LONDON—The World Travel & Tourism Council says up to 50 million jobs in the travel and tourism sector are at risk due to the global COVID-19 pandemic.
Gloria Guevara, WTTC President & CEO, said: “WTTC figures show the stark impact on the travel and tourism sector of the present COVID-19 outbreak with analysis now suggesting that up to 50 million jobs are at risk in the sector globally. When the time is right, WTTC and the global private sector will be ready to help and support the government and countries to recover.”
Latest figures from WTTC, which represents the global travel and tourism private sector, show that global travel could be adversely impacted by up to 25 percent in 2020. This is the equivalent to a loss of three months of global travel. This could lead to a corresponding reduction in jobs of between 12 and 14 percent.
“The COVID-19 outbreak clearly presents a significant threat to the industry as a whole, to those employed within it, and those wishing to continue traveling,” Guevara said. “Travel and tourism has the strength to overcome this challenge and will emerge stronger and more robust by taking all necessary measures to tackle COVID-19 and the understandable concern which surrounds it.”
Call for Series of Measures
Following extensive consultation with other travel and tourism organizations, WTTC is also calling for a series of measures to be taken, to enable the swift recovery of the sector once COVID-19 is under control. WTTC will offer its support to all governments, particularly those which are implementing strong policies for a prompt recovery such as:
1. Improve travel facilitation—remove or simplify visas wherever possible, reduce the cost and improve processing times where practical, accept other visas when appropriate and introduce more efficient technologies for seamless and secure travel.
2. Remove barriers—ensure that unnecessary barriers are removed or relaxed to alleviate pressure at ports and airports, including temporarily lifting of the 80-20 slot policy rule, ports assignments and implement flexible working visa for the industry in some countries with existing limitations, especially in hospitality and tour operation.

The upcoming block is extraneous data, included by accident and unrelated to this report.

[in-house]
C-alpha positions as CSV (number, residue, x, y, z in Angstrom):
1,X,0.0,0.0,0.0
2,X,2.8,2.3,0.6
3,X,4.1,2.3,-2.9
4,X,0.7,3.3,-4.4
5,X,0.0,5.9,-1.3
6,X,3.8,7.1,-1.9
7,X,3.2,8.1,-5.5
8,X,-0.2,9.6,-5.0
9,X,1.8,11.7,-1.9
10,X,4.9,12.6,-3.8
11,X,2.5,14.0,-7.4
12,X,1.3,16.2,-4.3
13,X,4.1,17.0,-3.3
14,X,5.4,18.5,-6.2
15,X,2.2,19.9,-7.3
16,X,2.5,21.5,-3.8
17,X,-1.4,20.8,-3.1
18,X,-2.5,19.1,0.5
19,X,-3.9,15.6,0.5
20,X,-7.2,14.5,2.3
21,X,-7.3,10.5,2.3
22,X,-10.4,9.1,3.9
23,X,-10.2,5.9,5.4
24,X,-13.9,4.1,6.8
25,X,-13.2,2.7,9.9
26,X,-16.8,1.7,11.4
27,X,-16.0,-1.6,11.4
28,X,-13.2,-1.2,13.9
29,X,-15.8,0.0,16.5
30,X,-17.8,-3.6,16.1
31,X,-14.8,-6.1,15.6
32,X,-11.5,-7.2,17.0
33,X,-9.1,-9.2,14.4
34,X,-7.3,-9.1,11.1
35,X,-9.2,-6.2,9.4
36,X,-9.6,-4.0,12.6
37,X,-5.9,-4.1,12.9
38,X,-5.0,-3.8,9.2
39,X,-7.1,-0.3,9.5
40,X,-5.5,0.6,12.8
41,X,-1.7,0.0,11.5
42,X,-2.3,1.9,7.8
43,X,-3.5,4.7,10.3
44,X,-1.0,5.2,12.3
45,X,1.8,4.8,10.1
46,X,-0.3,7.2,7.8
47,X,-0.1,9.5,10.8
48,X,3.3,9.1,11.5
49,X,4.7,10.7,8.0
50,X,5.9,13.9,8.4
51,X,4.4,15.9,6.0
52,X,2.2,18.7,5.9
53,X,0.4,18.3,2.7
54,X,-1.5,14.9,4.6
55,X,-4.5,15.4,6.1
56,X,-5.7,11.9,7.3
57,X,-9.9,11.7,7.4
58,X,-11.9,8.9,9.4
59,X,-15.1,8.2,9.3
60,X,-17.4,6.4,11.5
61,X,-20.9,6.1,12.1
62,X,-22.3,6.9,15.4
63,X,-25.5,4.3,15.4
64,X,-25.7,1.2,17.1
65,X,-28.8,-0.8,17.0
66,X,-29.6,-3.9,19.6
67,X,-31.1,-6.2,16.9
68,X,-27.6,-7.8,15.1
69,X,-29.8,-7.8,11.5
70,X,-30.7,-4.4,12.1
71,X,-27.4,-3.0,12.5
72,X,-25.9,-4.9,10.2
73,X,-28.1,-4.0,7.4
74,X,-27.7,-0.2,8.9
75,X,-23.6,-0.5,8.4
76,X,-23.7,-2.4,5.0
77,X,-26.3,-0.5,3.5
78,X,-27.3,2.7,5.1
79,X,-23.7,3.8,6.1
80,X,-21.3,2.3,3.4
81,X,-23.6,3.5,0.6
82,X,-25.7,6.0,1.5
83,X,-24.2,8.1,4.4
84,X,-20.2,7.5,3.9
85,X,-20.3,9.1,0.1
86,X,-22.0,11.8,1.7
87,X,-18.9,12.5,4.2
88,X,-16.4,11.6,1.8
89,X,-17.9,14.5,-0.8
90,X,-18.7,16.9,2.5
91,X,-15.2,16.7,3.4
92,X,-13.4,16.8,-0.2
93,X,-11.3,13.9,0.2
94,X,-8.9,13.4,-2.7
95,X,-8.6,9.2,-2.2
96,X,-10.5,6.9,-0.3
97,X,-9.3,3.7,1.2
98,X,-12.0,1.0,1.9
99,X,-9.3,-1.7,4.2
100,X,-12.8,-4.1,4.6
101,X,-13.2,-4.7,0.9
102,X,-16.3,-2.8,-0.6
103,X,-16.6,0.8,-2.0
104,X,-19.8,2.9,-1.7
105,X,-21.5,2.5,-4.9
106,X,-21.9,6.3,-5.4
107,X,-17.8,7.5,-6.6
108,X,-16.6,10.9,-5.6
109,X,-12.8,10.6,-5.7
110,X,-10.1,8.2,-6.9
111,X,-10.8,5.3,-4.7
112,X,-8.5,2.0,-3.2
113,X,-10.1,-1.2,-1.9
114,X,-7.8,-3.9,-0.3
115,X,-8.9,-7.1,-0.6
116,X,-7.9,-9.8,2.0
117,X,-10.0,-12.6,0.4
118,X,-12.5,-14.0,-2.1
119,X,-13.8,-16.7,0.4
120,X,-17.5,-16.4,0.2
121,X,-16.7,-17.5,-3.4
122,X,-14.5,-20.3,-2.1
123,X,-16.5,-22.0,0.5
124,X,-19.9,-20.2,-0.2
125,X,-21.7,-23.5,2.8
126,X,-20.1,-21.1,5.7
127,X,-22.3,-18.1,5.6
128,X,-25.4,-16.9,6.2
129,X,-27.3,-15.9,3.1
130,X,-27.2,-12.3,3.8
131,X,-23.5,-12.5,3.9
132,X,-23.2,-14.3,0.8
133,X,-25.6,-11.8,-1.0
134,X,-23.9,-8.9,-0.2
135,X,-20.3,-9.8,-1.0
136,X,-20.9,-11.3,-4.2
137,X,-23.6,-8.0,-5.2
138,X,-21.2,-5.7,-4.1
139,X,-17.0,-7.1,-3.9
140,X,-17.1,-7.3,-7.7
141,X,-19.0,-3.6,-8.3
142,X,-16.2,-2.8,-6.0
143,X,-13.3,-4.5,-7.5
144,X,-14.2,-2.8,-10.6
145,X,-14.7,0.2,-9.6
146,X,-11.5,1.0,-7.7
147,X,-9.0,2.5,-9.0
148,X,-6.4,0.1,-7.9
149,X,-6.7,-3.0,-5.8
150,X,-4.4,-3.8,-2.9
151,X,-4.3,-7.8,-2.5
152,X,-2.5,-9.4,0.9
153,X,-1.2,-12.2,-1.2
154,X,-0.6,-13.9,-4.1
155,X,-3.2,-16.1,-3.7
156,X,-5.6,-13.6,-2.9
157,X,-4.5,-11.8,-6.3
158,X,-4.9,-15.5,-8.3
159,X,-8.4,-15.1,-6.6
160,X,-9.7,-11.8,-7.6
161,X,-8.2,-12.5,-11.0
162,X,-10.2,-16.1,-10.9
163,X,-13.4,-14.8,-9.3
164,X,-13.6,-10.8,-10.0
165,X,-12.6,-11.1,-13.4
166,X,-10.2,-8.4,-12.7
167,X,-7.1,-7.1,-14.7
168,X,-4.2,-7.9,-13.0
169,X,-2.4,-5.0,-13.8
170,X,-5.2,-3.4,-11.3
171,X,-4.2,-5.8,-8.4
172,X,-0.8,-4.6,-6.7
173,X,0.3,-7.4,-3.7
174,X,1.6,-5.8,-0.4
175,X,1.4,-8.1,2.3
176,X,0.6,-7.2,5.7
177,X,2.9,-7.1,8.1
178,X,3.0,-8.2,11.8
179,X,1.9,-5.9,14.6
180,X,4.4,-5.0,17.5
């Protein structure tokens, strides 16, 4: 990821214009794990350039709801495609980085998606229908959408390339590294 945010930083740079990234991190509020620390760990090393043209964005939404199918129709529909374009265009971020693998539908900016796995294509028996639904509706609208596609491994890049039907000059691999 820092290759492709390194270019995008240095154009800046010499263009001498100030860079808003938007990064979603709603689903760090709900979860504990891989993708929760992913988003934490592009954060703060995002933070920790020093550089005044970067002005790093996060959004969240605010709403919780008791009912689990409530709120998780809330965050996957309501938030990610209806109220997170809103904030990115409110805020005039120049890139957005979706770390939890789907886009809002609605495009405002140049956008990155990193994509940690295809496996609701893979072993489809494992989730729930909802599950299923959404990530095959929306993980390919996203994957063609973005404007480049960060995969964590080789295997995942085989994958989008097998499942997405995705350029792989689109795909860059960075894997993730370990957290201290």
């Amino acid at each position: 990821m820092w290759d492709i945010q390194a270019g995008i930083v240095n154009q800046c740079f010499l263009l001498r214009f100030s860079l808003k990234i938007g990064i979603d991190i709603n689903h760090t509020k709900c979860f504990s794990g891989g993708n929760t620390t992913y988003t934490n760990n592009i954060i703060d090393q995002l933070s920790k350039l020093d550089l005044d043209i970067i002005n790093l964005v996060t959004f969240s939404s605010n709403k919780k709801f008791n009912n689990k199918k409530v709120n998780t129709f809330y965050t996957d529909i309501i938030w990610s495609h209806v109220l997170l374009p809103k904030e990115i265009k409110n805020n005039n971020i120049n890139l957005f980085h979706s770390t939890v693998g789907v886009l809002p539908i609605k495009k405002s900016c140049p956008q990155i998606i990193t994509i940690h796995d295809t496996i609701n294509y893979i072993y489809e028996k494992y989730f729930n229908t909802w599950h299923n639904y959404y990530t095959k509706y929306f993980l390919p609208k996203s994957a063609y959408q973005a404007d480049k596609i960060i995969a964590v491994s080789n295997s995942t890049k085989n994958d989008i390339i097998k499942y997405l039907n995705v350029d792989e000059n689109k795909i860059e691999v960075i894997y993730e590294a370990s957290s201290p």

3. Ease fiscal policies—reduce and remove travelers’ taxes which increases the cost of travel, e.g. Air Passenger Duty and similar airport, port and hospitality taxes around the world.
4. Introduce incentives—introduce relief and incentives to support business continuity for companies which have been most negatively impacted by the virus. SMEs in particular will take longer to recover.
5. Support destinations—increase budgets and assign resources for promotion, marketing and product development purposes in destinations when they are ready to welcome visitors again.
At this time, WTTC reinforces the importance of strong public-private partnerships and greater international cooperation in order to respond and overcome the challenges faced by the sector during the management and recovery from COVID-19. The travel and tourism sector has a proven track record of resilience in the face of crises and this ability to bounce back has improved significantly in recent years.